YIDDISH, THE LANGUAGE of most Eastern European Jews, has a rich and complex history that reflects the cultural and political transformations of the Jewish people. One of the most remarkable aspects of this history is the development of the Yiddish press, which reached its peak in the interwar period, when more newspapers were published in Yiddish than in any other language in the Jewish world.
The Yiddish press emerged in the second half of the 19th century, as a result of several factors: the rise of Jewish nationalism and socialism, the growth of secular education and literacy, the emancipation and modernization of Jewish society, and the mass migration of Jews from Eastern Europe to America and other countries.
The first Yiddish weekly in Czarist Russia was Kol mevaser (The Voice of Good News), which was published in Odessa from 1862 to 1873. It was mainly a literary and cultural journal, which introduced modern Yiddish literature to its readers. It was in this weekly that S.Y. Abramovitsh, better known as Mendele Moykher-Sforim (Mendele the Book Peddler), published his first work in Yiddish in 1864, marking the beginning of a new era in Jewish literature.
In 1881, when the Jewish migration to America began, a first attempt was made to publish a daily Yiddish newspaper in New York, Yidishes Tageblat (The Jewish Daily News). Although this first effort was unsuccessful, two years later it renewed publication, which lasted until 1928. It was one of the first newspapers to provide news and information to the growing Jewish immigrant community in America.
The Yiddish press flourished in New York at the turn of the 20th century, as more and more Jews arrived from Eastern Europe and settled in the Lower East Side and other neighborhoods. The newspapers served as a vital source of communication, education, entertainment, and advocacy for the immigrants, who faced many challenges and opportunities in their new homeland.
The most influential and popular Yiddish daily in New York was Forverts (The Forward), which was founded in 1897 by Abraham Cahan, a socialist leader and a prominent writer. The Forverts combined political activism with cultural enrichment, offering its readers news, editorials, opinions, stories, poems, humor, advice, and advertisements. It also featured a famous column called A bintel Brief (A Bundle of Letters), where readers could write about their personal problems and receive guidance from Cahan or other editors.
The Forverts reached its peak circulation of 275,000 copies in 1917, making it one of the largest newspapers in America. It also had a significant impact on American politics and culture, supporting labor unions, social reforms, women’s rights, Zionism, and Americanization. It also nurtured many talented writers and journalists, such as Isaac Bashevis Singer, Sholem Asch, I.J. Singer, (I.B. Singer’s older brother), Moyshe-Leyb Halpern, Mani Leyb and Jacob Glatstein.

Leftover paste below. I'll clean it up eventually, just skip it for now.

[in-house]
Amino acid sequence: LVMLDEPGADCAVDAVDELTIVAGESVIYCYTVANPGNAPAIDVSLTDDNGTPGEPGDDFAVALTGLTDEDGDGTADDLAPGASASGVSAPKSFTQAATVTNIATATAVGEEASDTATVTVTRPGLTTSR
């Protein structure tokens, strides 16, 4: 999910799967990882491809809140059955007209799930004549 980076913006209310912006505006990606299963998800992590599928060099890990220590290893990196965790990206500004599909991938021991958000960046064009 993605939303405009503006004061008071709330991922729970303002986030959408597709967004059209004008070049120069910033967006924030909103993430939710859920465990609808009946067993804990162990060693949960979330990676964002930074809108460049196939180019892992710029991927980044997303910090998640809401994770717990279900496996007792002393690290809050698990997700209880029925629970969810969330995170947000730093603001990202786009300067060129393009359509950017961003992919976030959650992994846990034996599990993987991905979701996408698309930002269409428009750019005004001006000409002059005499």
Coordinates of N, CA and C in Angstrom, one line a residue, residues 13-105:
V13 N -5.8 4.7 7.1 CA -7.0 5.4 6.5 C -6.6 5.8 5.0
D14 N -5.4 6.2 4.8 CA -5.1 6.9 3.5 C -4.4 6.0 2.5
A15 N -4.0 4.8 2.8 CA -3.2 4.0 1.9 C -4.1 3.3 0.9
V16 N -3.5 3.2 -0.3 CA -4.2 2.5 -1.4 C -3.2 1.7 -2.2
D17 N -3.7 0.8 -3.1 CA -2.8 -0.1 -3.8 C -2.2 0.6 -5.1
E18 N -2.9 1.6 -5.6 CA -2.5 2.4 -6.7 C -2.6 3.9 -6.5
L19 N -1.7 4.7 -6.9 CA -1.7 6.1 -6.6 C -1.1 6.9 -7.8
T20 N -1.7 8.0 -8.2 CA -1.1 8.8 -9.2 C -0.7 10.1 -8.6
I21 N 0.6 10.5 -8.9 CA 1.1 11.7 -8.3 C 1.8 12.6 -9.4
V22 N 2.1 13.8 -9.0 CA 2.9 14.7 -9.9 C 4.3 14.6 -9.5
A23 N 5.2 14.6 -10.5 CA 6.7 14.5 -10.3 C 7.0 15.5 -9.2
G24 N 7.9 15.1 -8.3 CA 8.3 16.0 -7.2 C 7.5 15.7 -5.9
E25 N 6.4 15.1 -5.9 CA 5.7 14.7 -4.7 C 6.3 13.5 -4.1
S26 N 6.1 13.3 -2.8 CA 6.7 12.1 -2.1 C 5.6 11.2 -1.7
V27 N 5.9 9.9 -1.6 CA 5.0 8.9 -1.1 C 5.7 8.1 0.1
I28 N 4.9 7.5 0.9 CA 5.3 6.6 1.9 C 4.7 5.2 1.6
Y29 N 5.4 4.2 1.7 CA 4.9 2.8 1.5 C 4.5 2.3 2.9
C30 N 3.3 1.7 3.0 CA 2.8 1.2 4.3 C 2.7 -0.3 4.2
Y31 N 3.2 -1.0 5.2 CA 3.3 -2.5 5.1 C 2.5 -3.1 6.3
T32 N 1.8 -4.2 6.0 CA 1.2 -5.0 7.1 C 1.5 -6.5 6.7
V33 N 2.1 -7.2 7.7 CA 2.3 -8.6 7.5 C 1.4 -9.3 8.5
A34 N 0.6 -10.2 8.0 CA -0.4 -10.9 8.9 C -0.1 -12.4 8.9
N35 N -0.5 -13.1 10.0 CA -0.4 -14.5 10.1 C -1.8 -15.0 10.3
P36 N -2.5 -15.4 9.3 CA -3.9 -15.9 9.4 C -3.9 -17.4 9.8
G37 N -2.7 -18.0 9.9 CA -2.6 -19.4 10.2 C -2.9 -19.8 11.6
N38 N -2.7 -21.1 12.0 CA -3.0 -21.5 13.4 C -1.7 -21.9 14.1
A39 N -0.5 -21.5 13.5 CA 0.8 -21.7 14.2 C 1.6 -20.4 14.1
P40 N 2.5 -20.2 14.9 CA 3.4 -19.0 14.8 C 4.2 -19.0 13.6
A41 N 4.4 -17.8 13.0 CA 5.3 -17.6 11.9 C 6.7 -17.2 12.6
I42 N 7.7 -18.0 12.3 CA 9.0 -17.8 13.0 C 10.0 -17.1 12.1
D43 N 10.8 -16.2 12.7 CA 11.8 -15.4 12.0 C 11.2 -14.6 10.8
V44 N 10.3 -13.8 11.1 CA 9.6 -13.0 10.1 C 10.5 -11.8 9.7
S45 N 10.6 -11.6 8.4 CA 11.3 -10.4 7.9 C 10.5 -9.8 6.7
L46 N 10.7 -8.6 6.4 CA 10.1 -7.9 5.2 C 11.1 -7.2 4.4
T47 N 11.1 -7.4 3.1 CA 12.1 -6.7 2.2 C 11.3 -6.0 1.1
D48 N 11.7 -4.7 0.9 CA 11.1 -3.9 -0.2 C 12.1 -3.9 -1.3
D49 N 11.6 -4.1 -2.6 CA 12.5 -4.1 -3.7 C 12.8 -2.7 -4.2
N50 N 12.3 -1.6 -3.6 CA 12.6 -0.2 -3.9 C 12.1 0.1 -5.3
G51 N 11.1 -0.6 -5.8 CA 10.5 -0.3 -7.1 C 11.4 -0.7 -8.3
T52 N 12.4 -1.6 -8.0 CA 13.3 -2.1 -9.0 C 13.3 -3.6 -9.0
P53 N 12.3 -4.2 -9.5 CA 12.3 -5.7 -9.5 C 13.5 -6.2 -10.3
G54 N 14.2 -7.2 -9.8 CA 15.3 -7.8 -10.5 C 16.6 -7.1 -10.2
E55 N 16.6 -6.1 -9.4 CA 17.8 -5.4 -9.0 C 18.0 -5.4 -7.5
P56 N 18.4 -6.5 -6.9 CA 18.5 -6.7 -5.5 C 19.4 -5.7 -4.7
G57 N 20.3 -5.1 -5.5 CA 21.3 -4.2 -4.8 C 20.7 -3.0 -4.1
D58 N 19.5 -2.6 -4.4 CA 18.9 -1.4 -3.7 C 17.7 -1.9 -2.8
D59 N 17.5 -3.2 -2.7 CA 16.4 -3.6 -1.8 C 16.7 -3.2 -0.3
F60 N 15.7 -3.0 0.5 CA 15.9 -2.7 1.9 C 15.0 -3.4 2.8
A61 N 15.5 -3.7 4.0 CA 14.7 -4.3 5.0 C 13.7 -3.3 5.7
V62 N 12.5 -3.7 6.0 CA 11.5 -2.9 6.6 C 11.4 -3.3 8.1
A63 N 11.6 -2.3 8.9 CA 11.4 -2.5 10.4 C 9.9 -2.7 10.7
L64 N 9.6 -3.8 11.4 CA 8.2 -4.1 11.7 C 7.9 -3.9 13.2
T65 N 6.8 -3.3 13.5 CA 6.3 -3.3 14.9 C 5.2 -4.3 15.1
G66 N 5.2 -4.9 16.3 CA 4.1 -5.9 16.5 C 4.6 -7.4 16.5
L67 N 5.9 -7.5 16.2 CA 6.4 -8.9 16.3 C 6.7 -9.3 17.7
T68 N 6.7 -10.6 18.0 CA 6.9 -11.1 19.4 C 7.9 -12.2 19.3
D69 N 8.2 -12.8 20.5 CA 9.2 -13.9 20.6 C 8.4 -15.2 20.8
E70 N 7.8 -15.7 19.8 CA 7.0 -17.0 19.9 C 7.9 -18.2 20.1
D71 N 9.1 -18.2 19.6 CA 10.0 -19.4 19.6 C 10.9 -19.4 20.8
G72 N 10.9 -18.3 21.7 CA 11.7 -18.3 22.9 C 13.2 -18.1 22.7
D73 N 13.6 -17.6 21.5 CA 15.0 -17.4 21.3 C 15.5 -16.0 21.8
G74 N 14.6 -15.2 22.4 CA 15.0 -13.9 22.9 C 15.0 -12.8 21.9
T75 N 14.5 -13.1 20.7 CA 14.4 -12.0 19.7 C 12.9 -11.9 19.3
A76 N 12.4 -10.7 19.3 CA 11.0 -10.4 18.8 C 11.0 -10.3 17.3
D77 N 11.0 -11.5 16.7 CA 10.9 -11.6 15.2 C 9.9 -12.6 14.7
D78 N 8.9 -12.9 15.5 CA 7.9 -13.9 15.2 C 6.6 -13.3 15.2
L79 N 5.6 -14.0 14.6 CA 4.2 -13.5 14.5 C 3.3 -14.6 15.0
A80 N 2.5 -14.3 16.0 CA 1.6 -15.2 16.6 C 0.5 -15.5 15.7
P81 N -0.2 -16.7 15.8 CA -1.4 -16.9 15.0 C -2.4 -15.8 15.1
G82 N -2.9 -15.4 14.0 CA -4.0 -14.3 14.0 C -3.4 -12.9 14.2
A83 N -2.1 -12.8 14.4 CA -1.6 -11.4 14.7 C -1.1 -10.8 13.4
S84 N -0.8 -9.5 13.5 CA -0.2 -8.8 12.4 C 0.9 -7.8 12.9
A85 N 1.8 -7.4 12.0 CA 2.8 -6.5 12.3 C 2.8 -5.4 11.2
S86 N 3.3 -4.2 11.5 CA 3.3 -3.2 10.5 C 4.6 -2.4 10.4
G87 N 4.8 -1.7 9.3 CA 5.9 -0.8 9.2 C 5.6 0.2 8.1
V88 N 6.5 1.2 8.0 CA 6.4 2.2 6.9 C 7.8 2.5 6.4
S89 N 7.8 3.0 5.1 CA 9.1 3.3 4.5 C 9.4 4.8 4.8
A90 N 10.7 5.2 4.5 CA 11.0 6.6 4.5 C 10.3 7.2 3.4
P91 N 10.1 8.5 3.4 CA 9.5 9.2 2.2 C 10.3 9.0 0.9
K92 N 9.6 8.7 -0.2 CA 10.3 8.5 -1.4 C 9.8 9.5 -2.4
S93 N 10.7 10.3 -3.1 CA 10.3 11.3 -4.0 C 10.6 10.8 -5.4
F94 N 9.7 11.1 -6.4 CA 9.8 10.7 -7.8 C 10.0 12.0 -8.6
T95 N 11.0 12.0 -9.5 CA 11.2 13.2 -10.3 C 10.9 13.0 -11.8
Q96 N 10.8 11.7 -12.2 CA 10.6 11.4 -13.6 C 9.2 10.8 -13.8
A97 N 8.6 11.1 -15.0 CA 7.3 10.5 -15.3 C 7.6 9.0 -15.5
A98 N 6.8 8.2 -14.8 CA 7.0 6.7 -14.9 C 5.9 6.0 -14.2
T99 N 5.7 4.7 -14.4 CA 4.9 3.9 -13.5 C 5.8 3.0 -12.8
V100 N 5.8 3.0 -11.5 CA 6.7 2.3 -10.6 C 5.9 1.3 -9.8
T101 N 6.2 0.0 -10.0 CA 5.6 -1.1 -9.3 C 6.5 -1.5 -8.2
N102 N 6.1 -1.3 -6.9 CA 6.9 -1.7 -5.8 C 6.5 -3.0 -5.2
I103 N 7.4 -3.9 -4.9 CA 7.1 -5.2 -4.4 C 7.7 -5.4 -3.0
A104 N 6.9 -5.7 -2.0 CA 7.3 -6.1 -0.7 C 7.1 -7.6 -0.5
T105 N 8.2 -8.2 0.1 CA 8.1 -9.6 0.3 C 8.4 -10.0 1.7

Another important Yiddish daily in New York was Der Tog (The Day), which was founded in 1914 by Louis Miller, a wealthy businessman and philanthropist. Der Tog was more moderate and liberal than Forverts, and appealed to a more assimilated and educated segment of the Jewish community. It also had a strong cultural section, which featured literary works by writers such as Sholem Aleichem, I.L. Peretz, Chaim Zhitlowsky, and Chaim Grade.
Other notable Yiddish dailies in New York included Morgen Zshurnal (The Jewish Morning Journal), which was founded in 1901 by Kasriel Sarasohn, a conservative Zionist; Di Varhayt (The Truth), which was founded in 1918 by Morris Hillquit, a socialist leader; Frayhayt (Freedom), which was founded in 1922 by Moyshe Olgin, a communist activist; and Der Yud (The Jew), which was founded in 1919 by Zalman Reisen, a lexicographer and historian.
The Yiddish press also produced many periodicals that focused on specific topics or genres, such as literature, religion, humor, sports, children, and women. Some examples are Di Yugend (The Youth), which was founded in 1907 by Mani Leyb, Moyshe-Leyb Halpern, and Zishe Landau; In Zikh (Inside the Self), which was founded in 1920 by A. Leyeles, N.B. Minkoff, and Jacob Glatstein; Literarische Bleter (Literary Pages), which was founded in 1924 by Shmuel Niger, a prominent critic and editor; and Tsukunft (Future), which was founded in 1892 by the Jewish Socialist Federation and became a leading forum for socialist and Zionist ideas.
The Yiddish press also published many literary journals that showcased the works of writers from different countries and backgrounds, such as Der Hamer (The Hammer), which was founded in 1910 by David Pinski, a playwright and novelist; Di Veg (The Way), which was founded in 1925 by H. Leivick, a poet and dramatist; and Der Shtrom (The Stream), which was founded in 1922 by Peretz Markish, a poet and leader of the Soviet Yiddish avant-garde.
The Yiddish press faced many challenges and difficulties throughout its history, such as censorship, persecution, competition, financial problems, and linguistic assimilation. It also witnessed many tragedies and triumphs, such as the Holocaust, the establishment of Israel, the revival of Hebrew, and the emergence of new generations of writers and readers.
The Yiddish press is a testament to the vitality and diversity of Yiddish culture and literature. It is also a valuable source of information and inspiration for anyone interested in the history and legacy of the Jewish people. As Abraham Cahan wrote in his memoirs: “The Yiddish press was not only a newspaper enterprise. It was a cultural movement.”